With an older birthday, McCabe found himself in the NCAA against older competition before he probably should have. All in all however he turned a negative into a positive by having a great freshman year. Riding shotgun to Justin Schultz, McCabe proved to be his defensive watchdog and showed excellent prowess at covering any mistakes on the ice. He’s such a solid complimentary defender that he has few weaknesses. He is an extremely mobile skater and can close easily with some very fast forwards. He stick checks like a master. The big area for concern is that he lacks physicality. It may just be due to facing guys who are 22-24 on a regular basis, but he was outmanned a lot and needs to work that issue or he’ll find himself labeled as a "soft" player. All in all he could prove to be a solid top-4 complimentary player that can protect a puck moving dman from himself.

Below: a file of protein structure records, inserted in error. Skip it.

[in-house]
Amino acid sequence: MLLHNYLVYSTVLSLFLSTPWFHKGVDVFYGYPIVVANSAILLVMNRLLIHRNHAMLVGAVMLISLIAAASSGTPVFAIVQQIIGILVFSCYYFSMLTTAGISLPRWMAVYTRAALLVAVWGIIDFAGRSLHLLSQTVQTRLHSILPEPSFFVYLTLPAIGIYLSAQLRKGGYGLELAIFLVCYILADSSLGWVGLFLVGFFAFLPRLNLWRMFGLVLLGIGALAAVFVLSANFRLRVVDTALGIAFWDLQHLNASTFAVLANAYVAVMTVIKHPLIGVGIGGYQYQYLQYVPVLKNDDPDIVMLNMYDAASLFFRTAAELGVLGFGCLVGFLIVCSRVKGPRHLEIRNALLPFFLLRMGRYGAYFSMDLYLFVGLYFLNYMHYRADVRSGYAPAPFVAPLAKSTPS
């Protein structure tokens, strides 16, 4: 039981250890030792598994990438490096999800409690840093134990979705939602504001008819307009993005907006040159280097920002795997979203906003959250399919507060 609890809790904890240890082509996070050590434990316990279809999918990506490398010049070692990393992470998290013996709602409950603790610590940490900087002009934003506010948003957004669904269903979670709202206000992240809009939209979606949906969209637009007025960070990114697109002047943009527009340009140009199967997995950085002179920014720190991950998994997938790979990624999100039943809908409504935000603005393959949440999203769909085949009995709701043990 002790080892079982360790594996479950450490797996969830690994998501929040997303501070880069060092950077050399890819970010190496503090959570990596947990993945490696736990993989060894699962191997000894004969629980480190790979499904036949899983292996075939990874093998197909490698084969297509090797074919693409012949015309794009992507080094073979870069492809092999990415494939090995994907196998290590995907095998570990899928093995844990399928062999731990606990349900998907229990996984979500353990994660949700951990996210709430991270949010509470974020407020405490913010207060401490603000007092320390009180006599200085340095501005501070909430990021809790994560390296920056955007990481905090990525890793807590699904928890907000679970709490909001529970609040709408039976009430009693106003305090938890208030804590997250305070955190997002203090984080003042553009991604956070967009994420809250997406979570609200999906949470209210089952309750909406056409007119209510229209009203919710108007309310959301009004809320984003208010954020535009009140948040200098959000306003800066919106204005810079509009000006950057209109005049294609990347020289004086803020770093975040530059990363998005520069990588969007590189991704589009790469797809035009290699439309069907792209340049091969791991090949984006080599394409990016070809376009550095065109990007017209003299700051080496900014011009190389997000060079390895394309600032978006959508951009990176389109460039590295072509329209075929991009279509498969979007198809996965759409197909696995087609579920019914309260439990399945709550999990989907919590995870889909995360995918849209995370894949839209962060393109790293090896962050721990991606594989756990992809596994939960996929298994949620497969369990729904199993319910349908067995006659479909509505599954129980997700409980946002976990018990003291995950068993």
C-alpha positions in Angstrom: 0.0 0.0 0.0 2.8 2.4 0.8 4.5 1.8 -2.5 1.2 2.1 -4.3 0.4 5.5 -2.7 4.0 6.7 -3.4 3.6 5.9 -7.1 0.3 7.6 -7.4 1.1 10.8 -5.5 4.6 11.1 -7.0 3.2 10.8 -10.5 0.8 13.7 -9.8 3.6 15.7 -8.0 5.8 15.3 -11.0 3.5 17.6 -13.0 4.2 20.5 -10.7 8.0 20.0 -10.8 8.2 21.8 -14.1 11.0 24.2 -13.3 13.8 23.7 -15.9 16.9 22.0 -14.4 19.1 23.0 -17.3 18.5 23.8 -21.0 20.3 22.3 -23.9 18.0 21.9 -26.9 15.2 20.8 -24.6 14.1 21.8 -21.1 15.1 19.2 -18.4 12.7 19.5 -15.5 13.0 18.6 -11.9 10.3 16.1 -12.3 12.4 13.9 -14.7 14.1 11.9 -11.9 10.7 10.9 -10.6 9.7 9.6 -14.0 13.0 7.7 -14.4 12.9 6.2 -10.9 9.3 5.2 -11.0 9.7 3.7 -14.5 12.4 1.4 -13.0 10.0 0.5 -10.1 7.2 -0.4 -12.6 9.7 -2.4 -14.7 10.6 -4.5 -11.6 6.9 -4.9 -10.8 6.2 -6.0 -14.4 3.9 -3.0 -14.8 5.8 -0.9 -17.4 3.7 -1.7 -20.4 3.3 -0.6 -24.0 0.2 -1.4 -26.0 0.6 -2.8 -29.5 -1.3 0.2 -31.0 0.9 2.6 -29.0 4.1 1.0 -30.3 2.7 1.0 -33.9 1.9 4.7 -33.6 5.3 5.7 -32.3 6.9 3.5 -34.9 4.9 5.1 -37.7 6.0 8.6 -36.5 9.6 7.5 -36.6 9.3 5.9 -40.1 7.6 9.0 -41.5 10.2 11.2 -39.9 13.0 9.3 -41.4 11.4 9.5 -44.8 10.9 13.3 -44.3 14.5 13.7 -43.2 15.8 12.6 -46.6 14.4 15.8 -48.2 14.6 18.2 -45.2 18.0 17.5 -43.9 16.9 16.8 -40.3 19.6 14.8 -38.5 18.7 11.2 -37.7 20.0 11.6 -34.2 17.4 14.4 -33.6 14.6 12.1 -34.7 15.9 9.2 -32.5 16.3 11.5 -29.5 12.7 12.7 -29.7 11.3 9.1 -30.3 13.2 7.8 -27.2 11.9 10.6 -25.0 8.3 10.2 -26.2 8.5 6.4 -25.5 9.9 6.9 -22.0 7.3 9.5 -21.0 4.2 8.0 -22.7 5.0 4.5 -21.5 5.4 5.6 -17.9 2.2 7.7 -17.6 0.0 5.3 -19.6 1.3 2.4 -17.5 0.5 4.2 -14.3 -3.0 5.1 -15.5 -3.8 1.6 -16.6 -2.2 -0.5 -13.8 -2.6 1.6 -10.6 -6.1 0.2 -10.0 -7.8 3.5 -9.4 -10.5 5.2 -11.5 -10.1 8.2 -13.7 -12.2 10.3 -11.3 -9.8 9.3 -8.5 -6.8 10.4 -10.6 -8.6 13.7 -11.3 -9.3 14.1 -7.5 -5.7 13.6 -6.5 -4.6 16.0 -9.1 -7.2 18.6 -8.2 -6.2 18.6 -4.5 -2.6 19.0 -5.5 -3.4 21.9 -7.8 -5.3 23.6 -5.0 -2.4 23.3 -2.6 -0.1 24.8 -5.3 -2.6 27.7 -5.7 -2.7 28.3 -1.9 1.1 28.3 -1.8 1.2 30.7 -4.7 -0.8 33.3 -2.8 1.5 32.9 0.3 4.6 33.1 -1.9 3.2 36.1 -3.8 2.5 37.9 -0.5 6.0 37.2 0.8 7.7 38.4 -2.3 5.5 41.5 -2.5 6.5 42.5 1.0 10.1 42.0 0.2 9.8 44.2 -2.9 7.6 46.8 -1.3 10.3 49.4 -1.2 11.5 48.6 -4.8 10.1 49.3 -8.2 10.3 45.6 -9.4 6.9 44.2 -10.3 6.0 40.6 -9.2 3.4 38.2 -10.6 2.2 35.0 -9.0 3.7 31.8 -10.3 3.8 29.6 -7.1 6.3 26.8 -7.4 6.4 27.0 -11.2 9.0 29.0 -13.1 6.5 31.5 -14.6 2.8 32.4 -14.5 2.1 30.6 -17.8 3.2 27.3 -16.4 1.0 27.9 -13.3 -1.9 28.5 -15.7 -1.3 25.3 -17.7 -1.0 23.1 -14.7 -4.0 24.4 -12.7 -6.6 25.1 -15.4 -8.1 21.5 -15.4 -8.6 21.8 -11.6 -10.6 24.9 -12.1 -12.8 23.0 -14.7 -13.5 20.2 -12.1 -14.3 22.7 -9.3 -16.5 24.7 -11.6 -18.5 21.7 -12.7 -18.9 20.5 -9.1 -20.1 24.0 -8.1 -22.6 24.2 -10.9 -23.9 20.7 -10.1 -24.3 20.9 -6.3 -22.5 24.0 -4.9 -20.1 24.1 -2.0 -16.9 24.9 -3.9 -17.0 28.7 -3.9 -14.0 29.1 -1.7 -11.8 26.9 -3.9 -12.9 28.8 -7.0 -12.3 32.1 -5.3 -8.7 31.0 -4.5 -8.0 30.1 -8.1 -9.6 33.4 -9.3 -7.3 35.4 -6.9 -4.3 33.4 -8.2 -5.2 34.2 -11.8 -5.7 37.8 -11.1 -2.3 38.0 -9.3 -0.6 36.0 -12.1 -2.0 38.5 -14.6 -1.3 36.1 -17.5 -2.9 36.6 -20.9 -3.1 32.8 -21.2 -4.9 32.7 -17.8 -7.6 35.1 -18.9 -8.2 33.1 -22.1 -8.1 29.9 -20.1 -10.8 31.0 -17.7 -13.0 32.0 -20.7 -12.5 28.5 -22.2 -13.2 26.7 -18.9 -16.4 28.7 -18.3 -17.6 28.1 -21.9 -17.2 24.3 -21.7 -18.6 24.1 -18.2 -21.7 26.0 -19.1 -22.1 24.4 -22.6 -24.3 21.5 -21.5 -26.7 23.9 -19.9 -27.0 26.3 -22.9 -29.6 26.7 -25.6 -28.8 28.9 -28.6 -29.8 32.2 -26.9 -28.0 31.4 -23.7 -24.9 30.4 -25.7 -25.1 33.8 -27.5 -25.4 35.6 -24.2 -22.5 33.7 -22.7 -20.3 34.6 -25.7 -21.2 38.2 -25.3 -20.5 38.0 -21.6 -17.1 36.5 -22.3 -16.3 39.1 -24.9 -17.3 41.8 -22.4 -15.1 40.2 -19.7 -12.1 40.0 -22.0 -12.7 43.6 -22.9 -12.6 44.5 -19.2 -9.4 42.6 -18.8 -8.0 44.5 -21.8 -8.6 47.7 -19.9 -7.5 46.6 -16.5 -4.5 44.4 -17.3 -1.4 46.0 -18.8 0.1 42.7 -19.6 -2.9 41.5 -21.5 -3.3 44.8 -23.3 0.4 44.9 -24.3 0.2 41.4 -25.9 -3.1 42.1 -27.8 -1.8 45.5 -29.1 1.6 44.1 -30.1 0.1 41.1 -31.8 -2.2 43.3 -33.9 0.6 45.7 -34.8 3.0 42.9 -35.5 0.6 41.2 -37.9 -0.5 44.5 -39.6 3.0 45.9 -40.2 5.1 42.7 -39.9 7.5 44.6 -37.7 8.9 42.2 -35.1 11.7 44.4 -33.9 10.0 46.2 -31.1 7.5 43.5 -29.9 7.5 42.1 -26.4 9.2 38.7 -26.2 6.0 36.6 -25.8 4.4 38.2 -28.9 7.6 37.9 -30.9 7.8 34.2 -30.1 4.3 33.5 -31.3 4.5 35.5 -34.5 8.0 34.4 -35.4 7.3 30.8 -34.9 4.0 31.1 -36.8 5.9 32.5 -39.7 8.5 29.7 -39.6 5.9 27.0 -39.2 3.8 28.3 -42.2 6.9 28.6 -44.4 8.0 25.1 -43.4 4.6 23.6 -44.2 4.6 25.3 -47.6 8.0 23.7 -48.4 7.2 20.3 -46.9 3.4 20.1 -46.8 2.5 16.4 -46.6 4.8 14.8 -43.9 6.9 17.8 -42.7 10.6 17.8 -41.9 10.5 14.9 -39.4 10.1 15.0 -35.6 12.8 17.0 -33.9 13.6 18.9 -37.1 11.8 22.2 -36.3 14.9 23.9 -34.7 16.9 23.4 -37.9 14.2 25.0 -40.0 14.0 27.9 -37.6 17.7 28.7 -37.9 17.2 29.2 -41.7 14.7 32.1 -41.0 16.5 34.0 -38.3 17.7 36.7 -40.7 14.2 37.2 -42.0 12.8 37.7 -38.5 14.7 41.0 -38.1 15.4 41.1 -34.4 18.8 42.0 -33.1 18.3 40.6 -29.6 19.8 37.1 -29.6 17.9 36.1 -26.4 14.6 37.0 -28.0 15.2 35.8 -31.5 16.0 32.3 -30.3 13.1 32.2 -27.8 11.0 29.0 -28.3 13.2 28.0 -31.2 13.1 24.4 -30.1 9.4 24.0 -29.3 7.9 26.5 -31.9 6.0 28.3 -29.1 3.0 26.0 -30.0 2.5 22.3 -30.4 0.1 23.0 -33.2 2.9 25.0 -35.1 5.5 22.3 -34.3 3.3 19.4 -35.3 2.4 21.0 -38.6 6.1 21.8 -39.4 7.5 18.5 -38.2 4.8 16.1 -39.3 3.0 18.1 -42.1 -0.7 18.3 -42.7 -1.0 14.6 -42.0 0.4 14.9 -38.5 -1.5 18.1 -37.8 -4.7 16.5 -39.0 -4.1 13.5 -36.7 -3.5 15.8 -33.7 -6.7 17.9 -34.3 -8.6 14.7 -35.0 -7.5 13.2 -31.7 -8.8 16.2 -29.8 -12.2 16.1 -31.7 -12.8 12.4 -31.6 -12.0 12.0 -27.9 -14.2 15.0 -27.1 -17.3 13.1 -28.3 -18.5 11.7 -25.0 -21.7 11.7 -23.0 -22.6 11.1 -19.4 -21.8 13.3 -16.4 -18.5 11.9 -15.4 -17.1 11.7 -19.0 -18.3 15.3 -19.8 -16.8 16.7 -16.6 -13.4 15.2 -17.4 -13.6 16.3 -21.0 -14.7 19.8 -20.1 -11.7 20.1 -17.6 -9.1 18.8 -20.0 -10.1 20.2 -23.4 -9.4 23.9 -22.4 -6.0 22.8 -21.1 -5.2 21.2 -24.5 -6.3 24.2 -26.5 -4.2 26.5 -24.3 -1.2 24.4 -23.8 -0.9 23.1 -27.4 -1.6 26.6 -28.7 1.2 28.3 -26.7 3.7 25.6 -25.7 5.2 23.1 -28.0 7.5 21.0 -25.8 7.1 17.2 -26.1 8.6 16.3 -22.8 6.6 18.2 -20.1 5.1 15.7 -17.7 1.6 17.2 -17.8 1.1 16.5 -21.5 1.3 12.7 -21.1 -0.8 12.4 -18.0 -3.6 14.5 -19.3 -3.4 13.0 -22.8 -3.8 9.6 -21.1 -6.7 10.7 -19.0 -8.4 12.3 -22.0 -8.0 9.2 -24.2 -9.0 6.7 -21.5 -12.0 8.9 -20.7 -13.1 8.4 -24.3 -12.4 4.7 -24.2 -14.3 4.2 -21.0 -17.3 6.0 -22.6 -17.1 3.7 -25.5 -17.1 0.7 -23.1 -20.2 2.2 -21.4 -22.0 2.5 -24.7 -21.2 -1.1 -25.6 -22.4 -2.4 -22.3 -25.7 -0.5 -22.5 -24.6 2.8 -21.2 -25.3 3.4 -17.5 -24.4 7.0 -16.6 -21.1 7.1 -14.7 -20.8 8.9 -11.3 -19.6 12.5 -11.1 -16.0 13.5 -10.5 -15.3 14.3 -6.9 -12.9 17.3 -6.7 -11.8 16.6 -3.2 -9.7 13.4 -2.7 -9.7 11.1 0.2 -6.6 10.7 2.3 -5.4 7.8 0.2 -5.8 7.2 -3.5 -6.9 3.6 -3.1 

Bleacher Report: 66, Nashville Predators (Third Round)
The Predators continue to build on their blue-line corps with a mature two-way talent.
**Grant Besse, 2014 Forward Recruit (Benilde St. Margaret's HS)
Red Line Report: 139
Grant Besse Mock Drafts:
DraftSite.com (Bill Placzek): 136, Ottawa Senators (Fifth Round)
Smaller, speedy forward who is a goal scorer. In his first two years of high school he scored 30 goals and 50 points in each year. Led his team by scoring all five goals in the Minnesota Class 2A boys’ hockey championship game.
**Morgan Zulinick, Freshman Forward (Kamloops, BC)